Its statutes, called "chapter laws" or generically as "slip laws" when printed separately, are compiled into the Laws of Florida and are called "session laws".The Florida Statutes are the codified statutory laws of the state.
In 2009, legislators filed 2,138 bills for consideration. On average, the Legislature has passed about 300 bills into law annually.
In 2013, the legislature filed about 2000 bills. About 1000 of these are "member bills." The remainder are bills by committees responsible for certain functions, such as budget. In 2016, about 15% of the bills were passed.In 2017, 1,885 lobbyists registered to represent 3,724 entities.
The Senate also has the power to propose Amendments to the Florida Constitution. Additionally, the Senate has the exclusive power to try officials impeached by the House, and to confirm some executive appointments.
The Senate is headed by the Senate President. The Senate President controls the assignment of committees and leadership positions, along with control of the agenda in their chamber. The Senate President, along with the Speaker of the House and Governor, control most of the agenda of state business in Florida.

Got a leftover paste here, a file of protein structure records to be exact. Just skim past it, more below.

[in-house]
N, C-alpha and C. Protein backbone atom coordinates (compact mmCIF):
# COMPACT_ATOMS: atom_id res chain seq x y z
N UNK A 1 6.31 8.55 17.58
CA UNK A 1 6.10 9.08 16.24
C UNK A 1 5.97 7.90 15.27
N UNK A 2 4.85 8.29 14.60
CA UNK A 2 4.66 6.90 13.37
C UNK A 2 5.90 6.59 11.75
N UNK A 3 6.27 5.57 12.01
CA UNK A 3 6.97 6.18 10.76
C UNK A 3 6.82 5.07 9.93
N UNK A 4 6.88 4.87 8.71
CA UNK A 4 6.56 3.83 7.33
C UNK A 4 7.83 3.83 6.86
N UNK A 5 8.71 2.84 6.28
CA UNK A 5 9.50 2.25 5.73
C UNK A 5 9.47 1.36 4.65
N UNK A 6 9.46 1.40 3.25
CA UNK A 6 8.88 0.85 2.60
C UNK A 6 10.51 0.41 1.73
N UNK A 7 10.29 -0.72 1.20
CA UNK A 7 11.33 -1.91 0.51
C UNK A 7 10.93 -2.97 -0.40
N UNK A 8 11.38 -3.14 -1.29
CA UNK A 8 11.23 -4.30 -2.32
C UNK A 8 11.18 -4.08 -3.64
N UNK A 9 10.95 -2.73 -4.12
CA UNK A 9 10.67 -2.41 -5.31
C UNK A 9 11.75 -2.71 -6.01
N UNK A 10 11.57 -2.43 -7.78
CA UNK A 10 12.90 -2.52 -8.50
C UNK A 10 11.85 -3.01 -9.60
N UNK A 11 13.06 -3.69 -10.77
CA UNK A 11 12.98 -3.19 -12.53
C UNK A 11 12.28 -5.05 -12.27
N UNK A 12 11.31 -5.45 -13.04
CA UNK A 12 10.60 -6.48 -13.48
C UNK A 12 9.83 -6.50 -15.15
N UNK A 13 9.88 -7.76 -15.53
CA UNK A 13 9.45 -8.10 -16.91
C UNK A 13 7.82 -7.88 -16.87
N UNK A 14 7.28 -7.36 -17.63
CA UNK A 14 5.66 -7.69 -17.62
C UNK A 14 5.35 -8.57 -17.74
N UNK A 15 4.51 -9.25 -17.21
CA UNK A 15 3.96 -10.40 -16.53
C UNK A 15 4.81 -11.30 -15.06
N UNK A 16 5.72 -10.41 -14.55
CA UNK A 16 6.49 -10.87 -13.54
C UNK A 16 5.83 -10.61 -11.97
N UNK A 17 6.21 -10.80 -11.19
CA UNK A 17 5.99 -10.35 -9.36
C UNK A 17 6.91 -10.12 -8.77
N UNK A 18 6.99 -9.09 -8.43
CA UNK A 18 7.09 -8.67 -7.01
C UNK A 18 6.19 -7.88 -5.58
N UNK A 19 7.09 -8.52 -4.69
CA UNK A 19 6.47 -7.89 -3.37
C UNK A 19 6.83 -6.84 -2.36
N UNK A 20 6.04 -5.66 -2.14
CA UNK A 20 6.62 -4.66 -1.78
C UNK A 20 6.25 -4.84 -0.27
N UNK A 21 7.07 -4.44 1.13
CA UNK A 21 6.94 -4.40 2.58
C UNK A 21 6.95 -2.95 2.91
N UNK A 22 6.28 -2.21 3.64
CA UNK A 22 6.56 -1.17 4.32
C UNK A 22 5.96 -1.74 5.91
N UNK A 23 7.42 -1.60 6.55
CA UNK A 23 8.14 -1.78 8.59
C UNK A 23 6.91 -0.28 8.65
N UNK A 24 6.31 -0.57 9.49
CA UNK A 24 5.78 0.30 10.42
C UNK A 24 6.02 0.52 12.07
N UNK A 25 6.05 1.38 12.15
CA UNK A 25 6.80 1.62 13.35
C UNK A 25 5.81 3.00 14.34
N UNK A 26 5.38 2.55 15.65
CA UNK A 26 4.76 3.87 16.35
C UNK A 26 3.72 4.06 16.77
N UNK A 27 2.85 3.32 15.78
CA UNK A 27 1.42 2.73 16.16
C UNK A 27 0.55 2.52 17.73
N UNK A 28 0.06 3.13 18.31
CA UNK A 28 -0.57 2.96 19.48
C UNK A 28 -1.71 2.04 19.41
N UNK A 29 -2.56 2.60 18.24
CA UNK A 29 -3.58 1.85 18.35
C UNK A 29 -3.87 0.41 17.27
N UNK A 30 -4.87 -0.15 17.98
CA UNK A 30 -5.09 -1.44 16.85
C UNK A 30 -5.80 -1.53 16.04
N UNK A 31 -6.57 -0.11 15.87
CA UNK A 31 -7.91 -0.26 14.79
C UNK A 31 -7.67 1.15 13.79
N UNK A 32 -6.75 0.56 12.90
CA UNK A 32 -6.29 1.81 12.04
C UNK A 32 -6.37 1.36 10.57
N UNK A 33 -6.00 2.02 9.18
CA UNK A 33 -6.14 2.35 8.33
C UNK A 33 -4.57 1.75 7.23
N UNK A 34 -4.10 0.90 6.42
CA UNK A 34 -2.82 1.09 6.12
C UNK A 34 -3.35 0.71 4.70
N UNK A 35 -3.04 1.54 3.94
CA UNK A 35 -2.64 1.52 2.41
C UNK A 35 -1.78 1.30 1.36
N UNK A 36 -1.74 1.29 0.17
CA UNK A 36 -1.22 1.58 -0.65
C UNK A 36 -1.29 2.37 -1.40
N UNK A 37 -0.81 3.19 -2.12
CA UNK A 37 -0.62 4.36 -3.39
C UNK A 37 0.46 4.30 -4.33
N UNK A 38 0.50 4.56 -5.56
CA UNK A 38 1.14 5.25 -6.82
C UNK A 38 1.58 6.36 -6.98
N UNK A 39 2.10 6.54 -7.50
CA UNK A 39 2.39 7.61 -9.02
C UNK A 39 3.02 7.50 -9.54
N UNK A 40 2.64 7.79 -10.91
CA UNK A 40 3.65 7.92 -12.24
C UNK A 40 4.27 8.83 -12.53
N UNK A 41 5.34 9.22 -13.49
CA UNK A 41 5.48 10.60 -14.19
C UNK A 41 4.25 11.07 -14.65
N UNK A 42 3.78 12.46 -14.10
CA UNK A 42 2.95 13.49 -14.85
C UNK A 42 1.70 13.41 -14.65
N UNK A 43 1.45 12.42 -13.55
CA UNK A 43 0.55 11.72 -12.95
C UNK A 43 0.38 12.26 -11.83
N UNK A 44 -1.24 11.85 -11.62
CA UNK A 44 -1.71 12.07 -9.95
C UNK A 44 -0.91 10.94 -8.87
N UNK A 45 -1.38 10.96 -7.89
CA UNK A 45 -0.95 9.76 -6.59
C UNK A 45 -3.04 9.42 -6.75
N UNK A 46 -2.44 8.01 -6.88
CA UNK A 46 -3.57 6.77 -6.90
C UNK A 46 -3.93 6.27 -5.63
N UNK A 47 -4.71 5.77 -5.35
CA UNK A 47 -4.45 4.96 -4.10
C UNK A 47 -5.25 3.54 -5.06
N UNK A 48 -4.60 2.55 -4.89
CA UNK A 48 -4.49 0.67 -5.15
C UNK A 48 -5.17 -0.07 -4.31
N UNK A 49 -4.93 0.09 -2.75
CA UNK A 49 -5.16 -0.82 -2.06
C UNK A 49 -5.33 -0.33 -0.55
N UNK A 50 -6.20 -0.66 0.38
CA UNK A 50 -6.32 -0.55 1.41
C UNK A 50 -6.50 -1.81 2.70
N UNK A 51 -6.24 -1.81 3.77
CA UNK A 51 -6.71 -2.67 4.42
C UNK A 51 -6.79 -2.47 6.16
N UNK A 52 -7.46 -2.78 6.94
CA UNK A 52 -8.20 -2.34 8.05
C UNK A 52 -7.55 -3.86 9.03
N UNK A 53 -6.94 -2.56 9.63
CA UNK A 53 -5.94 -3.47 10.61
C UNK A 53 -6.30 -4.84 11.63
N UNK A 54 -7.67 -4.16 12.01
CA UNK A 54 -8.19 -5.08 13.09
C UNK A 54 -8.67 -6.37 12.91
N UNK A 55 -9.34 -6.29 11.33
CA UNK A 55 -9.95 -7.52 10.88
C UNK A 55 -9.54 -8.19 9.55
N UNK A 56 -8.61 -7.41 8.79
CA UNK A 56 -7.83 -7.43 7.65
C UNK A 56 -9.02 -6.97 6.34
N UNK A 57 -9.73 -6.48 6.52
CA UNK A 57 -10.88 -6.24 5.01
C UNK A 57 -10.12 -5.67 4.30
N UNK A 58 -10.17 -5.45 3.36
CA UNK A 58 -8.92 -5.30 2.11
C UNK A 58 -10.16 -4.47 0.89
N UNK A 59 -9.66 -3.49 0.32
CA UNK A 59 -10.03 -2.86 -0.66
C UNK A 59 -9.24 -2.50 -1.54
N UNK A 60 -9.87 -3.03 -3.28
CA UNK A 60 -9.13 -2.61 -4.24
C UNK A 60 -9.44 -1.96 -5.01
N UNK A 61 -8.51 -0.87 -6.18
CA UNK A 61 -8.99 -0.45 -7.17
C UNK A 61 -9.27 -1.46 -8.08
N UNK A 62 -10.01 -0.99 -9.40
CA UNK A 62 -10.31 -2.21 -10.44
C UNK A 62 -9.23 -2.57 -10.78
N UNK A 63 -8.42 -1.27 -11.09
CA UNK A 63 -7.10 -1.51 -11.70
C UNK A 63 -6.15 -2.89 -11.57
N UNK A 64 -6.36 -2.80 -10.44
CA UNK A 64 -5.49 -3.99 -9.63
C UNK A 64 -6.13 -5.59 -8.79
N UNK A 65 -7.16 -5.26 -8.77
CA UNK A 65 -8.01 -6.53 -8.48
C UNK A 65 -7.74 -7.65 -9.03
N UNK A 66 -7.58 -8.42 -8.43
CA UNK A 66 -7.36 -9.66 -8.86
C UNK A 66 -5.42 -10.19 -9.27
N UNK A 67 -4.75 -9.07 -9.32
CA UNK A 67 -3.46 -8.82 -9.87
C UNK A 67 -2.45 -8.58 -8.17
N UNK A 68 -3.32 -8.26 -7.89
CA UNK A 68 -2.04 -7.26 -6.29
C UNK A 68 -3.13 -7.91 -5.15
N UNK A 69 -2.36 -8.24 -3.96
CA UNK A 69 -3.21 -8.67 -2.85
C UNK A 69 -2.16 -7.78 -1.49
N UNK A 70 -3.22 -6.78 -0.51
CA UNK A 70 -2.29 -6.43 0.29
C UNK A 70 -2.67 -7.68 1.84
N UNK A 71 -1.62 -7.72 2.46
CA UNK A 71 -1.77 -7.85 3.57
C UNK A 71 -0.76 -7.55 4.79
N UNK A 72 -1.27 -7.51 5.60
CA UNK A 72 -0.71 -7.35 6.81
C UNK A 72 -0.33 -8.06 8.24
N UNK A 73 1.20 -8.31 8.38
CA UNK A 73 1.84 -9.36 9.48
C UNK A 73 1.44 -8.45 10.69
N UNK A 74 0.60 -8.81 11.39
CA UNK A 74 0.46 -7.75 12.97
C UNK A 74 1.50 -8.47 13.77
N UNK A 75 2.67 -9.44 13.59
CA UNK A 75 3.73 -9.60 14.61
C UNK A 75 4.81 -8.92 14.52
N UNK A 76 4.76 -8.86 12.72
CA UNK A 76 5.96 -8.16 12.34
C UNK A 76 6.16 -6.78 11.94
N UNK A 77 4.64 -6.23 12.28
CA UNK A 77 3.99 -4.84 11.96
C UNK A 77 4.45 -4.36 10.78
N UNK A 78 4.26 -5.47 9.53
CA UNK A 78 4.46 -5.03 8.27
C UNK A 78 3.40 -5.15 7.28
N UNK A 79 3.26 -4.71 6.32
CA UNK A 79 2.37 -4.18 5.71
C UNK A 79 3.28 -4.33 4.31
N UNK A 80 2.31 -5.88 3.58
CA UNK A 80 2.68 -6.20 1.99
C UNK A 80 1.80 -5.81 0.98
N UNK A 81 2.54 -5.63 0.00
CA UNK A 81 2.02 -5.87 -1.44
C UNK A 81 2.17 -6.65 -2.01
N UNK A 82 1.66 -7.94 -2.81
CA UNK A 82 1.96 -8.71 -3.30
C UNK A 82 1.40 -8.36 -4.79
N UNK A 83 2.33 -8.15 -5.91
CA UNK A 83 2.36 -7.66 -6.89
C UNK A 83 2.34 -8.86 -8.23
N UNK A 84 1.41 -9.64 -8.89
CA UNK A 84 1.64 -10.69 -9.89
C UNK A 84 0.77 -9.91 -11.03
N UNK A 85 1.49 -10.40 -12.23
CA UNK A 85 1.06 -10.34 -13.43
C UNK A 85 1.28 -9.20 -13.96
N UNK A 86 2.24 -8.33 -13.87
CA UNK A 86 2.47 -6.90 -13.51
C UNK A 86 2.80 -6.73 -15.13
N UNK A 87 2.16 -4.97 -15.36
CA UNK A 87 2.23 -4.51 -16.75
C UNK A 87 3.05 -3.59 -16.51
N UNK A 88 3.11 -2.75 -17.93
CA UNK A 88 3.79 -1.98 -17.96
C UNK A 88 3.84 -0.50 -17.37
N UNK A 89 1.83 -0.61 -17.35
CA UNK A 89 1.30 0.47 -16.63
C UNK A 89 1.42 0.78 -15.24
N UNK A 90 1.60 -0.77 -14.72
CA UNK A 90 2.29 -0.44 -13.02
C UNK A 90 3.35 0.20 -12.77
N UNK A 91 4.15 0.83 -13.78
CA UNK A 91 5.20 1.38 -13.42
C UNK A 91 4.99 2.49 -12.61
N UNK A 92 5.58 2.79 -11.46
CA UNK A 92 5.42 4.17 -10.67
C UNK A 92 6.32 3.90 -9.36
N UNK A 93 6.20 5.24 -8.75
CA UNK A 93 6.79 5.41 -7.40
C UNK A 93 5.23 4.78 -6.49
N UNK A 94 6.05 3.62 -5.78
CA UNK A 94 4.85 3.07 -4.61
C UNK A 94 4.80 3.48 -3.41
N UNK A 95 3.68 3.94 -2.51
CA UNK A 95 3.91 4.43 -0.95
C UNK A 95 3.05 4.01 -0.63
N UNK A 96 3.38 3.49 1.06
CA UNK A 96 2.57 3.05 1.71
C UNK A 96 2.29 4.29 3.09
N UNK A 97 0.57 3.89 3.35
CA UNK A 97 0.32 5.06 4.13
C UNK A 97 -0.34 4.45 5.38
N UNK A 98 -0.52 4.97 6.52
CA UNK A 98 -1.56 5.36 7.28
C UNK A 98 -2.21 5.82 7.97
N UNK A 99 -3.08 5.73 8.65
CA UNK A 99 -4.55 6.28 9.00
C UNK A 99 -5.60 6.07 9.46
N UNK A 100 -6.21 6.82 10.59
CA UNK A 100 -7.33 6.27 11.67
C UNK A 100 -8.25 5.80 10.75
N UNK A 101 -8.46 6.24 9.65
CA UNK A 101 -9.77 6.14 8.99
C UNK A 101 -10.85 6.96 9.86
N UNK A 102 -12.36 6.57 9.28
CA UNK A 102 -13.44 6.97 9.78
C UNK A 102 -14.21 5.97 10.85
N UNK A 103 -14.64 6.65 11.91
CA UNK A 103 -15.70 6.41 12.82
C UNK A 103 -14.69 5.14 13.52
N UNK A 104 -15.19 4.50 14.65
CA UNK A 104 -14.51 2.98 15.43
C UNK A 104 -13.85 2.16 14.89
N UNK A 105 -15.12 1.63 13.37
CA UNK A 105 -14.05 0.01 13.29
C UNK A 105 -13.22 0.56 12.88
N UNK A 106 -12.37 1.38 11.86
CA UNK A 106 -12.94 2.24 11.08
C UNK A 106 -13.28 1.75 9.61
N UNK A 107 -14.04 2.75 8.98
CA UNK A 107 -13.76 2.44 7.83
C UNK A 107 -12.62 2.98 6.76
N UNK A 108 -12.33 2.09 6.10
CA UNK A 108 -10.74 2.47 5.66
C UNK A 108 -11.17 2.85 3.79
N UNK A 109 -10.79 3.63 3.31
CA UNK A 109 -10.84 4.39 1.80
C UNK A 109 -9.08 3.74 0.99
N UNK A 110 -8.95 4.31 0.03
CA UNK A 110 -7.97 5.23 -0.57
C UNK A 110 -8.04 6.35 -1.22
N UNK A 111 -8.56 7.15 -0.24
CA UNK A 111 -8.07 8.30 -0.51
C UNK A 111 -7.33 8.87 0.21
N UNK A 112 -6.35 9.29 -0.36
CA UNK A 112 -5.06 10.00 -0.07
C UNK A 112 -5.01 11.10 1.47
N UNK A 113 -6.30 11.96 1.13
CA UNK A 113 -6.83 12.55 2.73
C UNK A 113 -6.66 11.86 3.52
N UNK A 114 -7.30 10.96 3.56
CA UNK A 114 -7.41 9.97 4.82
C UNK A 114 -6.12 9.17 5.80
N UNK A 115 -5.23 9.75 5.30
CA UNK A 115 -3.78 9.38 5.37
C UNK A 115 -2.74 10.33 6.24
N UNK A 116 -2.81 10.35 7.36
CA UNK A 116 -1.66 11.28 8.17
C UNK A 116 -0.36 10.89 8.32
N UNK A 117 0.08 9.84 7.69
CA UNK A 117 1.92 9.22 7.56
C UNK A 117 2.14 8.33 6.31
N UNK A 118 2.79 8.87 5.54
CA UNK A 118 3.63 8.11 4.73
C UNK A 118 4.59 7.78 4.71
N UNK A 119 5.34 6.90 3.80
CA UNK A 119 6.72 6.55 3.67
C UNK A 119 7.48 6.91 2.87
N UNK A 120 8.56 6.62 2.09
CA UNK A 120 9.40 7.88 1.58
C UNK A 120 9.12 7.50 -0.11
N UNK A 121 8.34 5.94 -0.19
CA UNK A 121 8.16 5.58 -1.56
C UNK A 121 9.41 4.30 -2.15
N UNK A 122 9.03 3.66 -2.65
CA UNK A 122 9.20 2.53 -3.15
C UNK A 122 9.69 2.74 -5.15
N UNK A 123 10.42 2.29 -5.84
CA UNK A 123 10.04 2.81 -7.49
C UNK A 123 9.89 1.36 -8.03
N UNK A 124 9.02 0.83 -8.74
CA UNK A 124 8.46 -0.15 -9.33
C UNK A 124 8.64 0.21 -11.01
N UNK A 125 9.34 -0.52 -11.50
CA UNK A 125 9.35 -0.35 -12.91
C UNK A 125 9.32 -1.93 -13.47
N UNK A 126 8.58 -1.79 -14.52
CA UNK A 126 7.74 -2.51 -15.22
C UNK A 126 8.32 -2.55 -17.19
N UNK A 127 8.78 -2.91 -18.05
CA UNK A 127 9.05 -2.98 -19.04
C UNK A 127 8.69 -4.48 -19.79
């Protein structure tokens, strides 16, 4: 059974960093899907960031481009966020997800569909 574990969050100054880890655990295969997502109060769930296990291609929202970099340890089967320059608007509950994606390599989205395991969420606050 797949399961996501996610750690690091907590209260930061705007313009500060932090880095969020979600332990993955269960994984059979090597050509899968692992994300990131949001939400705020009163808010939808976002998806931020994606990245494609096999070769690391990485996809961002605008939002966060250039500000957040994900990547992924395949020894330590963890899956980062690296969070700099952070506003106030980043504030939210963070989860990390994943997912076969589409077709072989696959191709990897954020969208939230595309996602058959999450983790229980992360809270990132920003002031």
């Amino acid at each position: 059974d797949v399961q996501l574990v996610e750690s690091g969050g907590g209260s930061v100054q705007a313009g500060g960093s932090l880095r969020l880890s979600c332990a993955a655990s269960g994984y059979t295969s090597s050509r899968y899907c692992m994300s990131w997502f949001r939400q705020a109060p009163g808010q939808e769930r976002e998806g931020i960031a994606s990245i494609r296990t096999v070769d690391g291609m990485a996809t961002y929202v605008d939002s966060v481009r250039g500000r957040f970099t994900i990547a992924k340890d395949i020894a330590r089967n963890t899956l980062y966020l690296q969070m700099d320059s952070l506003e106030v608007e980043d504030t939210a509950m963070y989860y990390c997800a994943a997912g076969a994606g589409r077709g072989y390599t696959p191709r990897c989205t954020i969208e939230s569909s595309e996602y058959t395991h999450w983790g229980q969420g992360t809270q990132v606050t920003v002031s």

(Shading indicates majority caucus)
|End of 2016–18 legislature||22||16||38||2|
|Start of previous (2018–20) legislature||23||17||40||0|
|End of previous legislature|
|Start of current (2020–22) legislature||24||16||40||0|
|Latest voting share||60%||40%|
|District||Name||Party||Residence||Counties represented||First elected||Term up|
|1||Doug Broxson||Rep||Midway||Escambia, Santa Rosa, part of Okaloosa||2016||2022|
|2||George Gainer||Rep||Panama City||Bay, Holmes, Jackson, Walton Washington, part of Okaloosa||2016||2022|
|3||Loranne Ausley||Dem||Tallahassee||Calhoun, Franklin, Gadsden, Gulf, Hamilton, Jefferson, Leon, Liberty, Madison, Taylor, Wakulla||2020||2022|
|4||Aaron Bean||Rep||Fernandina Beach||Nassau, part of Duval||2012||2022|
|5||Jennifer Bradley||Rep||Fleming Island||Baker, Bradford, Clay, Columbia, Dixie, Gilchrist, Lafayette, Levy, Suwannee, Union, part of Marion||2020||2022|
|6||Audrey Gibson||Dem||Jacksonville||Part of Duval||2011*||2022|
|7||Travis Hutson||Rep||St. Augustine||Flagler, St. Johns, part of Volusia||2015*||2022|
|8||Keith Perry||Rep||Gainesville||Alachua, Putnam, part of Marion||2016||2022|
|9||Jason Brodeur||Rep||Sanford||Seminole, part of Volusia||2020||2022|
|10||Wilton Simpson||Rep||Trilby||Citrus, Hernando, part of Pasco||2012||2022|
|11||Randolph Bracy||Dem||Orlando||Part of Orange||2016||2022|
|12||Dennis Baxley||Rep||Ocala||Sumter, parts of Lake and Marion||2012||2022|
|13||Linda Stewart||Dem||Orlando||Part of Orange||2016||2022|